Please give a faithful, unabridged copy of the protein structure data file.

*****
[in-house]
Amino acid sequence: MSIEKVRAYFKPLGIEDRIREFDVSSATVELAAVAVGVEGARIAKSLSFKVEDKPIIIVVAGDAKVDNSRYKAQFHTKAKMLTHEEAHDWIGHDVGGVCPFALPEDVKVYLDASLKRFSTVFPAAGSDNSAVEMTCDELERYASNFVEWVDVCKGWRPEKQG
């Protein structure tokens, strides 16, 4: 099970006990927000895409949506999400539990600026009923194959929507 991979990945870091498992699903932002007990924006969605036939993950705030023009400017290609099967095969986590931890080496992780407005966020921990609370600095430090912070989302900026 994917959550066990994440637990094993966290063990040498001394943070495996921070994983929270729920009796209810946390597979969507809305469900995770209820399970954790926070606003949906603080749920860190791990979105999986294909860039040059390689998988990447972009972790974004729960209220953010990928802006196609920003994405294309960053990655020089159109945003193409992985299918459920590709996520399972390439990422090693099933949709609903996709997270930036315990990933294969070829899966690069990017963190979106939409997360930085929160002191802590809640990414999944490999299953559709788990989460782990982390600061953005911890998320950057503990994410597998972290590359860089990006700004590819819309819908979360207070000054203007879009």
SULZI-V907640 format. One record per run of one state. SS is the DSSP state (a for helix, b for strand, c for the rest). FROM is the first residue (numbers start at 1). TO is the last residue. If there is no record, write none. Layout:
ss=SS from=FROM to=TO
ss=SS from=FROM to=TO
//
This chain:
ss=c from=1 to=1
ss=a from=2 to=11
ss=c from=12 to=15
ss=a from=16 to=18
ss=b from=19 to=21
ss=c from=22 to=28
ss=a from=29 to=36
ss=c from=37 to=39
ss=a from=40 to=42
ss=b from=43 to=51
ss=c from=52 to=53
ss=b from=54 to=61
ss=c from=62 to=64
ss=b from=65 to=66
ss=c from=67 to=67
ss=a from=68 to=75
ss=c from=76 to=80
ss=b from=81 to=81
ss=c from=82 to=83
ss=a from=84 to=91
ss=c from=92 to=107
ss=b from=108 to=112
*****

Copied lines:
[in-house]
Amino acid sequence: MSIEKVRAYFKPLGIEDRIREFDVSSATVELAAVAVGVEGARIAKSLSFKVEDKPIIIVVAGDAKVDNSRYKAQFHTKAKMLTHEEAHDWIGHDVGGVCPFALPEDVKVYLDASLKRFSTVFPAAGSDNSAVEMTCDELERYASNFVEWVDVCKGWRPEKQG
């Protein structure tokens, strides 16, 4: 099970006990927000895409949506999400539990600026009923194959929507 991979990945870091498992699903932002007990924006969605036939993950705030023009400017290609099967095969986590931890080496992780407005966020921990609370600095430090912070989302900026 994917959550066990994440637990094993966290063990040498001394943070495996921070994983929270729920009796209810946390597979969507809305469900995770209820399970954790926070606003949906603080749920860190791990979105999986294909860039040059390689998988990447972009972790974004729960209220953010990928802006196609920003994405294309960053990655020089159109945003193409992985299918459920590709996520399972390439990422090693099933949709609903996709997270930036315990990933294969070829899966690069990017963190979106939409997360930085929160002191802590809640990414999944490999299953559709788990989460782990982390600061953005911890998320950057503990994410597998972290590359860089990006700004590819819309819908979360207070000054203007879009």
SULZI-V907640 format. One record per run of one state. SS is the DSSP state (a for helix, b for strand, c for the rest). FROM is the first residue (numbers start at 1). TO is the last residue. If there is no record, write none. Layout:
ss=SS from=FROM to=TO
ss=SS from=FROM to=TO
//
This chain:
ss=c from=1 to=1
ss=a from=2 to=11
ss=c from=12 to=15
ss=a from=16 to=18
ss=b from=19 to=21
ss=c from=22 to=28
ss=a from=29 to=36
ss=c from=37 to=39
ss=a from=40 to=42
ss=b from=43 to=51
ss=c from=52 to=53
ss=b from=54 to=61
ss=c from=62 to=64
ss=b from=65 to=66
ss=c from=67 to=67
ss=a from=68 to=75
ss=c from=76 to=80
ss=b from=81 to=81
ss=c from=82 to=83
ss=a from=84 to=91
ss=c from=92 to=107
ss=b from=108 to=112